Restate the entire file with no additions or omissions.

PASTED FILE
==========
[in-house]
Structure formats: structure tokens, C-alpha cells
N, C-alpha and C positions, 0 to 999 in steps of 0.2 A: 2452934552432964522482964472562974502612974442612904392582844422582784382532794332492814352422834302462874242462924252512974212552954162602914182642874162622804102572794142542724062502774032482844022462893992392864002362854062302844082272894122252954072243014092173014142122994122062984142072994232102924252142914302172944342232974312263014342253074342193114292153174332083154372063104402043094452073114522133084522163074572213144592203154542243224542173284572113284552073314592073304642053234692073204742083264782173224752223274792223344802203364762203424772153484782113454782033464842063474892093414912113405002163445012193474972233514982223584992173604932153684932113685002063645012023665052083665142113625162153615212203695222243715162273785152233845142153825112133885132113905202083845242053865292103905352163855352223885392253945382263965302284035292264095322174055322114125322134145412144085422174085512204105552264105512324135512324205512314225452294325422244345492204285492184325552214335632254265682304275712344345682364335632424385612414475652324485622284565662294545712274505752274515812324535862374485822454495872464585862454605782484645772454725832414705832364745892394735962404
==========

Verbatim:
[in-house]
Structure formats: structure tokens, C-alpha cells
N, C-alpha and C positions, 0 to 999 in steps of 0.2 A: 2452934552432964522482964472562974502612974442612904392582844422582784382532794332492814352422834302462874242462924252512974212552954162602914182642874162622804102572794142542724062502774032482844022462893992392864002362854062302844082272894122252954072243014092173014142122994122062984142072994232102924252142914302172944342232974312263014342253074342193114292153174332083154372063104402043094452073114522133084522163074572213144592203154542243224542173284572113284552073314592073304642053234692073204742083264782173224752223274792223344802203364762203424772153484782113454782033464842063474892093414912113405002163445012193474972233514982223584992173604932153684932113685002063645012023665052083665142113625162153615212203695222243715162273785152233845142153825112133885132113905202083845242053865292103905352163855352223885392253945382263965302284035292264095322174055322114125322134145412144085422174085512204105552264105512324135512324205512314225452294325422244345492204285492184325552214335632254265682304275712344345682364335632424385612414475652324485622284565662294545712274505752274515812324535862374485822454495872464585862454605782484645772454725832414705832364745892394735962404